I know lots of people in theater.  Some are very dramatic (in real life) and some are not. 

In my personal life, my mood swings can be kind of epic.  (Just ask my dear husband.) Luckily, thanks to some excellent drugs (better living through chemistry), they are not so close together anymore.

And yet, I don’t think of myself as being overly dramatic. 

I’m certainly not the type of person who tries to create drama around myself.  I believe life brings us all enough drama anyhow, so there is no need to create extra.

I have been told by people that when they first meet me I come across as aloof and sometimes a bit (or out-and-out) scary.  And truthfully, I am pretty much okay with that. I want a chance to watch people in action before I choose between being friends or acquaintances.

When I am in a show, during performance, I tend to go off into a dark corner (literally) to gather my thoughts and emotions and energy.  I have a need to conserve those things for my performance. 

I have this need because I don’t want to feel I’ve failed an audience and/or the material. 

This is not altruistic on my part.  I will absolutely beat myself up for any perceived failure that I feel I personally could have avoided; and I don’t like myself for the failure or that I am beating myself up over it (and the circle goes round and round).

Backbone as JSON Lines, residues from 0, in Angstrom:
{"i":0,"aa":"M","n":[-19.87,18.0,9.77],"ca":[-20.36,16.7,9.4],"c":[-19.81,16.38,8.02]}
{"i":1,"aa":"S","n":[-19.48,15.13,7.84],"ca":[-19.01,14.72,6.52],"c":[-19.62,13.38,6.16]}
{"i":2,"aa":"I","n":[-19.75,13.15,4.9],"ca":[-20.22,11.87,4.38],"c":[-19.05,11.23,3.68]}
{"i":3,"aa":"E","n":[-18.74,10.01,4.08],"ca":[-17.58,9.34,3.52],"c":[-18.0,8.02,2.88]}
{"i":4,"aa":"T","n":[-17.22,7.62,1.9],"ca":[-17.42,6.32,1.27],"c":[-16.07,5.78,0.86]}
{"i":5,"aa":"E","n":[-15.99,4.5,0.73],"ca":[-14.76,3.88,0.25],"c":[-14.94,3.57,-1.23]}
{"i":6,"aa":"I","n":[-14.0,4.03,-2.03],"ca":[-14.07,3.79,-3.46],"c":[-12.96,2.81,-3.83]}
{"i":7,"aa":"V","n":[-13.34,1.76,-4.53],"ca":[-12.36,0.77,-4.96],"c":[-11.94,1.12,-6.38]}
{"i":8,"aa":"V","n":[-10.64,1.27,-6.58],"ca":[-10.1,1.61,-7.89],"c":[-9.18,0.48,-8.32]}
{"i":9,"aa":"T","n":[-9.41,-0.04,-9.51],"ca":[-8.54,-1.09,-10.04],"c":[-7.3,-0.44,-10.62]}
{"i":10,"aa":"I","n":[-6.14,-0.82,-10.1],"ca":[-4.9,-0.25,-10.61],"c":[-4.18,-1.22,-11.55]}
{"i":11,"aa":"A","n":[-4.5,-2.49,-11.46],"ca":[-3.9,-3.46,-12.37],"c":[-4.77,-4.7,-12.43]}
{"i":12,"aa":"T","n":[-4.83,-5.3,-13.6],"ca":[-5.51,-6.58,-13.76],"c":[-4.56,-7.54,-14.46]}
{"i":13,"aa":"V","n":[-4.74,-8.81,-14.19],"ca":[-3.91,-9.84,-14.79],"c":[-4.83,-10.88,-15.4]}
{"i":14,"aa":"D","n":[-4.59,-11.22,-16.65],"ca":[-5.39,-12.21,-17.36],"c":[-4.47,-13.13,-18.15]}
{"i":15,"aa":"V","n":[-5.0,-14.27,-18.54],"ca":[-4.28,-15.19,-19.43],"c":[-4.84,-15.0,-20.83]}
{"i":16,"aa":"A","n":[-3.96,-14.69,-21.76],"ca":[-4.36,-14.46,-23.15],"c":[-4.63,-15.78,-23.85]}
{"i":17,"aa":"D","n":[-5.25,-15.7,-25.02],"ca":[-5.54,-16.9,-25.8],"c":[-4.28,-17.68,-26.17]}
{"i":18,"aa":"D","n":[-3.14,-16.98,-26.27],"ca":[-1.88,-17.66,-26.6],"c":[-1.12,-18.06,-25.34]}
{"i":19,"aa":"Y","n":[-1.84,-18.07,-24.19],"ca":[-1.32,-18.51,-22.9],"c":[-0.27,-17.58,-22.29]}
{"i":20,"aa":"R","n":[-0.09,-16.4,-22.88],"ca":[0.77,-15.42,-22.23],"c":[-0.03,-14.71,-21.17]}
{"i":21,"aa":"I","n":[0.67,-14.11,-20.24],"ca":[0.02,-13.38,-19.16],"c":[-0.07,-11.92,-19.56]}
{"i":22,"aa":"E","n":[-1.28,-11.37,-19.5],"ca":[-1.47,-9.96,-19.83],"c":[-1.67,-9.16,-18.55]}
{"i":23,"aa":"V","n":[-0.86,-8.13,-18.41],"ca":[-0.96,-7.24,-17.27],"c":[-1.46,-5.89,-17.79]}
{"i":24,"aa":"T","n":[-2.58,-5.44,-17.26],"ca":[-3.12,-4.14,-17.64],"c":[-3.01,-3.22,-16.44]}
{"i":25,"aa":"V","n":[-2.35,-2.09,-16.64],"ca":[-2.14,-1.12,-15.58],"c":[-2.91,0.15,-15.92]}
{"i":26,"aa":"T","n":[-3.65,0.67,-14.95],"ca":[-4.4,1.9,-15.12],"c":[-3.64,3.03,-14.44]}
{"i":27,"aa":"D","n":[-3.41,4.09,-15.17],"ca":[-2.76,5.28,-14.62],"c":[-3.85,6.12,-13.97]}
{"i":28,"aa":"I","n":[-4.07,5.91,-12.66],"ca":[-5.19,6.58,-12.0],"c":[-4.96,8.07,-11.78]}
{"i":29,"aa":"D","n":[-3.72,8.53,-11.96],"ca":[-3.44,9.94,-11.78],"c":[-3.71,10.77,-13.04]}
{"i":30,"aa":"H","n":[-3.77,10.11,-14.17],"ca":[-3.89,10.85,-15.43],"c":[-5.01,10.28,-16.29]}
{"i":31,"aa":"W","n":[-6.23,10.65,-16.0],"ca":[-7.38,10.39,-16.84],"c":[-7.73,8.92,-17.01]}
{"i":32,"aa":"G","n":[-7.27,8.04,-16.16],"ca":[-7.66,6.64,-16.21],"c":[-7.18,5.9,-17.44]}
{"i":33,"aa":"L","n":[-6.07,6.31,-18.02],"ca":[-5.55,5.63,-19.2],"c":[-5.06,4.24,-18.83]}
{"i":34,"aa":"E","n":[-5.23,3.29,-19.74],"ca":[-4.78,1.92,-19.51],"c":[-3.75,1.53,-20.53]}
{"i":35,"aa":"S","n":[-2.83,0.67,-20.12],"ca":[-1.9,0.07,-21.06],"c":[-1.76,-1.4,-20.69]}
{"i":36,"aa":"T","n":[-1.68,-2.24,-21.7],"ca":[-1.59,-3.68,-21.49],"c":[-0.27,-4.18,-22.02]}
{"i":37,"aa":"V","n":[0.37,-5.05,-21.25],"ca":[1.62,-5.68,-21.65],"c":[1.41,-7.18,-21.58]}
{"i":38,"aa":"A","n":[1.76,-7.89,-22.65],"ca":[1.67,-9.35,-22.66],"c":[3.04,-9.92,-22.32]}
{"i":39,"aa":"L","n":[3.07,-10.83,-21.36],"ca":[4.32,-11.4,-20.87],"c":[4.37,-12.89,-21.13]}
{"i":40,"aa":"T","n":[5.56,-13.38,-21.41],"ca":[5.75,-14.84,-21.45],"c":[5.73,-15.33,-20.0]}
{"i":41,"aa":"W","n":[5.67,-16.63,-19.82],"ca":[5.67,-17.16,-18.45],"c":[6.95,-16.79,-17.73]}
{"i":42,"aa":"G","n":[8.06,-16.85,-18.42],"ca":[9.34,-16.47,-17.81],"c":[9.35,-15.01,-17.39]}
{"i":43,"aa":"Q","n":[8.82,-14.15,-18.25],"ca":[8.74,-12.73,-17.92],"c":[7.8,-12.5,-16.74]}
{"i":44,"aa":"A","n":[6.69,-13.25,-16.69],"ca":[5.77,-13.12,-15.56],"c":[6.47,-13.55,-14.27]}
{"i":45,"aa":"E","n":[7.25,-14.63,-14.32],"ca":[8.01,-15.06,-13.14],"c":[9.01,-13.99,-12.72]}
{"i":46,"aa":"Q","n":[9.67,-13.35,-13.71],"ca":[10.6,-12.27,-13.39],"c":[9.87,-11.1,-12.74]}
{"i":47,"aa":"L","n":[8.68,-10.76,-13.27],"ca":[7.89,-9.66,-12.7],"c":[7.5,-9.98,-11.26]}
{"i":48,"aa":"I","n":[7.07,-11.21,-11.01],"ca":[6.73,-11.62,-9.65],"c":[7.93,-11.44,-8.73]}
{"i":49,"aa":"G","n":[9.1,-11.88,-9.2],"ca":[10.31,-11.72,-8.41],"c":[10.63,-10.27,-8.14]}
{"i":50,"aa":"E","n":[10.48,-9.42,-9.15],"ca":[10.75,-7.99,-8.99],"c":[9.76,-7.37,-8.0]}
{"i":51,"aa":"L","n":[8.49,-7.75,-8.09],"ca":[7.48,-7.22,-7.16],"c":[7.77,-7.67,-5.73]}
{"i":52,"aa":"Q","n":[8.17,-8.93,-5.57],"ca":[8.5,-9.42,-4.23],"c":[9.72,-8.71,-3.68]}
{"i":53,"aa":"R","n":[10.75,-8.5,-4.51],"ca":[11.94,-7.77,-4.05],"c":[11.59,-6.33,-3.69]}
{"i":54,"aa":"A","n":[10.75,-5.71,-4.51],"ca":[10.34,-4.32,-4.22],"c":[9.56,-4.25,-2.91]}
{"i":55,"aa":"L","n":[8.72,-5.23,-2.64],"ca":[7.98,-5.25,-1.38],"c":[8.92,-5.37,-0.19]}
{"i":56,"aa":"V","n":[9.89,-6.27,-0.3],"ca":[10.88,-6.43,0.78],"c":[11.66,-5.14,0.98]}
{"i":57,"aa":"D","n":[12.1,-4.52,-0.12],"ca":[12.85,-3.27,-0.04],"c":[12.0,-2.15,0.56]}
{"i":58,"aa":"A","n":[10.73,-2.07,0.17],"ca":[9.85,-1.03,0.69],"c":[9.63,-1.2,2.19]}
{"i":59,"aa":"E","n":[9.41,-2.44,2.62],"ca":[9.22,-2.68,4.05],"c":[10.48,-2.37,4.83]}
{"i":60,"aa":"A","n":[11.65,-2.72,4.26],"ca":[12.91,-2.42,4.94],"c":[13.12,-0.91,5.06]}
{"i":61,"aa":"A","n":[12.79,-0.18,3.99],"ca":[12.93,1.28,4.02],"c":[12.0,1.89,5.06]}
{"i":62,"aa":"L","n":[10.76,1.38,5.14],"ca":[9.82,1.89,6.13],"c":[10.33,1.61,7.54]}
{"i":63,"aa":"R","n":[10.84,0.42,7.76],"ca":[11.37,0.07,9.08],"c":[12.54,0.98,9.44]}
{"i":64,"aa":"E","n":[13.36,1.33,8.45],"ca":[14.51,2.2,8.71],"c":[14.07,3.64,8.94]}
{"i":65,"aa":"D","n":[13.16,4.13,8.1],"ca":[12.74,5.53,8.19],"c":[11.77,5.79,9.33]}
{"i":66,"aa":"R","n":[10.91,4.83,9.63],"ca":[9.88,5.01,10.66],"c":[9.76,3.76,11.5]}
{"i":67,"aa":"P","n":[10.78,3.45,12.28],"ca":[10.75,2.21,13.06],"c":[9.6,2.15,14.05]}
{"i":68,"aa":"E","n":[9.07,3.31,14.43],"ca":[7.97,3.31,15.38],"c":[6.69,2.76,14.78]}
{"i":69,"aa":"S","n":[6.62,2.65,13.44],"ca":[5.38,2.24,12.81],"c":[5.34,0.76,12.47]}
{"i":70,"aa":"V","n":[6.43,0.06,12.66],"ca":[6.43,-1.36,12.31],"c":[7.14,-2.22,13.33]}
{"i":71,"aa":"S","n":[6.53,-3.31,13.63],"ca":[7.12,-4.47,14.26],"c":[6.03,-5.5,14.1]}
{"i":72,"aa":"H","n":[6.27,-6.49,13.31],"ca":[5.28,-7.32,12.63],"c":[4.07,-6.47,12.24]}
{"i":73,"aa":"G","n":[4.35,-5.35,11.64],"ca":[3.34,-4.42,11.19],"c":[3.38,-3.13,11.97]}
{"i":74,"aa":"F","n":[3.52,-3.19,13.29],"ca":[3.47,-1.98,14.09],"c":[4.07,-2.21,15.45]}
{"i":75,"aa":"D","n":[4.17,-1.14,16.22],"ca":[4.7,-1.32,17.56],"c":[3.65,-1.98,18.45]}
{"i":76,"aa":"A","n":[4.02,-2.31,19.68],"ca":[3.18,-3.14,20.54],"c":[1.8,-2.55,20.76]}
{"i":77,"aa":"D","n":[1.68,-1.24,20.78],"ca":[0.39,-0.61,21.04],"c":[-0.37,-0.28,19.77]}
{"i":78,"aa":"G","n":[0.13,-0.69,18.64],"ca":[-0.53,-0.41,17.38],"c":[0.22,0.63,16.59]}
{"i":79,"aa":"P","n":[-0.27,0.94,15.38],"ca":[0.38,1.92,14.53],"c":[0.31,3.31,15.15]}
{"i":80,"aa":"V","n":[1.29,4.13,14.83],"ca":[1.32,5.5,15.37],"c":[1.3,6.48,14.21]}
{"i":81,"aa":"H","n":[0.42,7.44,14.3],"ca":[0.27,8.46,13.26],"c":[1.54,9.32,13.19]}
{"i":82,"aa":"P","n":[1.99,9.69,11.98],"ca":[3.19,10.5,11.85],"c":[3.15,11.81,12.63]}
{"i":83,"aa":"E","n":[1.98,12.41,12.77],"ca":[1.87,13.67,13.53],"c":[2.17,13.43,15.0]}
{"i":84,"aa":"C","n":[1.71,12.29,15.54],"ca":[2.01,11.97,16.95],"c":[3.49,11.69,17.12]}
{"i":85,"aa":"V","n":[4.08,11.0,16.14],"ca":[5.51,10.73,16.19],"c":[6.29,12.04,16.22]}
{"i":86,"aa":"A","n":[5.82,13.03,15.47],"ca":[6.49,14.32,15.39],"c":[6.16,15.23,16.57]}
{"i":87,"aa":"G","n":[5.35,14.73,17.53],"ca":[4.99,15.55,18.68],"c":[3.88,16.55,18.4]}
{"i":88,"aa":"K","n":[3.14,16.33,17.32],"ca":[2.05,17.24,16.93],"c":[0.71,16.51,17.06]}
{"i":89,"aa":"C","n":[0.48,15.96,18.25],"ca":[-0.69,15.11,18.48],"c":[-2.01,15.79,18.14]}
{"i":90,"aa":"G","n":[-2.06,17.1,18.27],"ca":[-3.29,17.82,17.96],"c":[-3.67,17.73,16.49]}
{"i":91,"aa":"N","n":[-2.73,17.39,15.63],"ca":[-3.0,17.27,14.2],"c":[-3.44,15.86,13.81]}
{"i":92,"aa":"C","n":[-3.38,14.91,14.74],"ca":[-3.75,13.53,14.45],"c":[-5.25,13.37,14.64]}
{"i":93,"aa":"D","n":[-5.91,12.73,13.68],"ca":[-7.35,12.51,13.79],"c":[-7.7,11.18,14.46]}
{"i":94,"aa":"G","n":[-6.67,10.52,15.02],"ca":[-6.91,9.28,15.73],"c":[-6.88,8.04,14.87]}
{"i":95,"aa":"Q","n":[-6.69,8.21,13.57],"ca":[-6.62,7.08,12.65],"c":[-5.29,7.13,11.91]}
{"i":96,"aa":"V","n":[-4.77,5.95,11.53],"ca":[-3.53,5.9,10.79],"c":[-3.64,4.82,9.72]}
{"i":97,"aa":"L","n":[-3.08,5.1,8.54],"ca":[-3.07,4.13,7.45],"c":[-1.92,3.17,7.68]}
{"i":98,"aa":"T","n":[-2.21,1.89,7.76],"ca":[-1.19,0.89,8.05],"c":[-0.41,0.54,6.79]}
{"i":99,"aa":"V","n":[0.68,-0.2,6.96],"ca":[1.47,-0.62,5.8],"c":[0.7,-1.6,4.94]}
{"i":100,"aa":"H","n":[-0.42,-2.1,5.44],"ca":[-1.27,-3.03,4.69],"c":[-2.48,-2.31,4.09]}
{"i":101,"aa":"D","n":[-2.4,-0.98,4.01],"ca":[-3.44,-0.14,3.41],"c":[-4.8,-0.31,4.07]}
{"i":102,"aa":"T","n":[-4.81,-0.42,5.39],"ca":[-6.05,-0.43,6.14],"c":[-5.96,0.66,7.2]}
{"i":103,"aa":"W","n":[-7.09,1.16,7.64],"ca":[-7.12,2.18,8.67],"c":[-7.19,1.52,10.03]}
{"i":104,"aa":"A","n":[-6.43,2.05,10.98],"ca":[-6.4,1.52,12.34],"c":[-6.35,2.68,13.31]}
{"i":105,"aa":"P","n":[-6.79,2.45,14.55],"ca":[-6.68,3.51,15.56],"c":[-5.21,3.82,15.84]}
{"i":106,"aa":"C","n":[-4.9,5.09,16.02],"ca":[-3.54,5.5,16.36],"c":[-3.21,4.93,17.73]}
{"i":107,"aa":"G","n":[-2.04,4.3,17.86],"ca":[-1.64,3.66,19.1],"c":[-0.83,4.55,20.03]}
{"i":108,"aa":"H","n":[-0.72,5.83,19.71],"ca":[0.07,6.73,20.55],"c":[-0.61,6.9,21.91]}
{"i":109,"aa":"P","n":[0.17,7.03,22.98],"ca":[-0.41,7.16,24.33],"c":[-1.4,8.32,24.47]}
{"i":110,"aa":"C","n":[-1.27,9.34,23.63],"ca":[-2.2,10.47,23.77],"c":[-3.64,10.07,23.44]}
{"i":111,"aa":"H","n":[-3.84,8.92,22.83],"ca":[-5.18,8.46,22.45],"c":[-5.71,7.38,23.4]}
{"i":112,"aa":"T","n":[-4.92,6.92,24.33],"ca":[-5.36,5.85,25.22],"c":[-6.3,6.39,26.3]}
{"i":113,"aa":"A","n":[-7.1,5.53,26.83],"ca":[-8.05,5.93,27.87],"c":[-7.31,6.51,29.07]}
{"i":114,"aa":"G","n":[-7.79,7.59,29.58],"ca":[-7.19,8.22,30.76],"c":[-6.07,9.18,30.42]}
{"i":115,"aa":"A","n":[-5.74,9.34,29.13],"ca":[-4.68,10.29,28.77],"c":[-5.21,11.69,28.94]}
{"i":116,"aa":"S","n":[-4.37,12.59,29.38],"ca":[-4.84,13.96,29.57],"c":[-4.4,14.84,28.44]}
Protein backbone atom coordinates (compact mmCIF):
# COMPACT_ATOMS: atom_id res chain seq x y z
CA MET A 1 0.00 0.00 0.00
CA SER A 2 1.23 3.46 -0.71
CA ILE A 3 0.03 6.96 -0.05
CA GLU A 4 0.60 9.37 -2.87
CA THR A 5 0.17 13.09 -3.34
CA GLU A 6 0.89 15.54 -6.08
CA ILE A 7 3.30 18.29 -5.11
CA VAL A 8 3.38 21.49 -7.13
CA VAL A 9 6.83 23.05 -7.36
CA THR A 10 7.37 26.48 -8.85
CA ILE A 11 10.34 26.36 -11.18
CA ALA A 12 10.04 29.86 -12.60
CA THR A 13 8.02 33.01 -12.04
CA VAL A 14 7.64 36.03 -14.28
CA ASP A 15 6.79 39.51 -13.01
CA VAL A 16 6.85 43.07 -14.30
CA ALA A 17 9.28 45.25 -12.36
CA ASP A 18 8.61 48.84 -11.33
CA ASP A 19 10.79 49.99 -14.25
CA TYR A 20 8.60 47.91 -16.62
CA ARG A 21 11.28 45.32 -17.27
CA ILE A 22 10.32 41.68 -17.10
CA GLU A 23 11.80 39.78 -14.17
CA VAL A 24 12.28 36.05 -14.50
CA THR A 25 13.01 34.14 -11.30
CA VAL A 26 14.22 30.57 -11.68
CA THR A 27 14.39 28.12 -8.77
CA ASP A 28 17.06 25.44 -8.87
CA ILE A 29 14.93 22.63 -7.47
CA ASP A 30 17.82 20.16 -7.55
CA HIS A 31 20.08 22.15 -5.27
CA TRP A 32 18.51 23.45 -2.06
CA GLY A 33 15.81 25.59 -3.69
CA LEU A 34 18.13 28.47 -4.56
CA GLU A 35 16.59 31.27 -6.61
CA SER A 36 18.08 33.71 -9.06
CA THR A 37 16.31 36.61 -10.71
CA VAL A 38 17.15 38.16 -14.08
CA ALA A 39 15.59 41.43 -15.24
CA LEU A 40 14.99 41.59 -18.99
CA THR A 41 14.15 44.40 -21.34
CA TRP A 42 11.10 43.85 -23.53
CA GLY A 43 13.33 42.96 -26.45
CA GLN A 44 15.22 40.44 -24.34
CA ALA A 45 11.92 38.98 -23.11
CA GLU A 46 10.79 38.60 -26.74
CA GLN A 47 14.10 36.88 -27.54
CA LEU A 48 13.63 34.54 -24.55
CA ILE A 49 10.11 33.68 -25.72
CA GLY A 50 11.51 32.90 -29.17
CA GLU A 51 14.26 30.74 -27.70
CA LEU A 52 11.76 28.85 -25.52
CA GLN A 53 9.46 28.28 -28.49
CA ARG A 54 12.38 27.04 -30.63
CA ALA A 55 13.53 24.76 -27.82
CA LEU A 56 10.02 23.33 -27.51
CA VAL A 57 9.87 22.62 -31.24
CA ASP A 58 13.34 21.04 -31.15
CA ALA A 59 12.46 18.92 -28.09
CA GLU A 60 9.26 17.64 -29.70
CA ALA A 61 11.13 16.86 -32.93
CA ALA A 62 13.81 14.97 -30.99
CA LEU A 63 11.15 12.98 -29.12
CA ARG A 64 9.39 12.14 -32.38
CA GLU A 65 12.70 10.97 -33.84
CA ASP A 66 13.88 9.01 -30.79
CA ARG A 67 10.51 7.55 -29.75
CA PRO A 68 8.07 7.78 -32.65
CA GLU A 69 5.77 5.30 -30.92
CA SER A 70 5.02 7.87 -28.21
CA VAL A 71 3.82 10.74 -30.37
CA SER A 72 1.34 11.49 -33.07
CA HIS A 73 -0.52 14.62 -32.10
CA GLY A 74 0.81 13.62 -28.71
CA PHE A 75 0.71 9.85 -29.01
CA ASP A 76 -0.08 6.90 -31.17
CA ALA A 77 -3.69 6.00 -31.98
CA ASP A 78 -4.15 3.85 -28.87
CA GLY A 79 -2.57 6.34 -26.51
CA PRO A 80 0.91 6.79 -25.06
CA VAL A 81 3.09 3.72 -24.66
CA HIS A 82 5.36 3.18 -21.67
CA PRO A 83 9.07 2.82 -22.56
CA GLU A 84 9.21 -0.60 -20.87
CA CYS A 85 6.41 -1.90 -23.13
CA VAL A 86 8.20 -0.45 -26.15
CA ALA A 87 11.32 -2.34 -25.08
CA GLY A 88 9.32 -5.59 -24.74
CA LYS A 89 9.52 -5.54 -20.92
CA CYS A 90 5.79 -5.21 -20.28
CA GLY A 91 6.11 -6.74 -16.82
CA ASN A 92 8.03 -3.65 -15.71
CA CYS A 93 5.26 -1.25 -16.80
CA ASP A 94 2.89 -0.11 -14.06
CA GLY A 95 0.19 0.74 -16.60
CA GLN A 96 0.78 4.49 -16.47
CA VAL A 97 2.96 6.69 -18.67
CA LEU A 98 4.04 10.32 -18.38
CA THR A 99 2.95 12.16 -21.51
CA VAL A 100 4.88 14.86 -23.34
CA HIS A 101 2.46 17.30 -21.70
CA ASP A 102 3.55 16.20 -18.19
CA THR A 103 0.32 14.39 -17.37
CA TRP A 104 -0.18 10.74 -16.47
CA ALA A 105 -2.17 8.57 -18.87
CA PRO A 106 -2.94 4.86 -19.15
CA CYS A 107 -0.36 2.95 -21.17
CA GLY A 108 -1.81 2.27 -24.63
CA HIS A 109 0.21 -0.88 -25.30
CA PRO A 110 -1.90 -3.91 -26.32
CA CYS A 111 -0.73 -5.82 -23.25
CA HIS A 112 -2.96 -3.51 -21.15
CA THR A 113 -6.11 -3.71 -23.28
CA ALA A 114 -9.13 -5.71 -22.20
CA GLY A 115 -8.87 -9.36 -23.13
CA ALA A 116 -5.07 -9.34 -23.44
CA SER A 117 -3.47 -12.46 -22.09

I didn’t used to be like that.  I used to dick around backstage as much as anyone, and I don’t recall when things changed. 

On the other hand, as a performer, you also need to be very aware of your environment during a performance – so you need to feel the emotions, but you also have to keep a part of your brain cool, calm and collected ready for whatever happens on that stage.  You have to be ready to think on your feet in case something goes wrong. 

Performers are living breathing emotional dichotomies.

All this doesn’t mean that I don’t enjoy doing theater.  I do.  I truly enjoy the people I get to work with and I enjoy the work.  I even enjoy some dicking around. 

I wonder if most performers have a pot of boiling emotions that they keep the lid on until they need to draw on them for a performance (or that they sometimes let bubble over from time-to-time in real life).  And how many are good at focusing and problem solving.



  1. Sounds like you’ve reached that greatest level of understanding about performance: the difference between
    the amateur the pro. The amateur works until they’ve got it right; the pro works until absolutely NOTHING
    can possibly go wrong. Makes for a ton of beating yourself up, but the performances are so much better.

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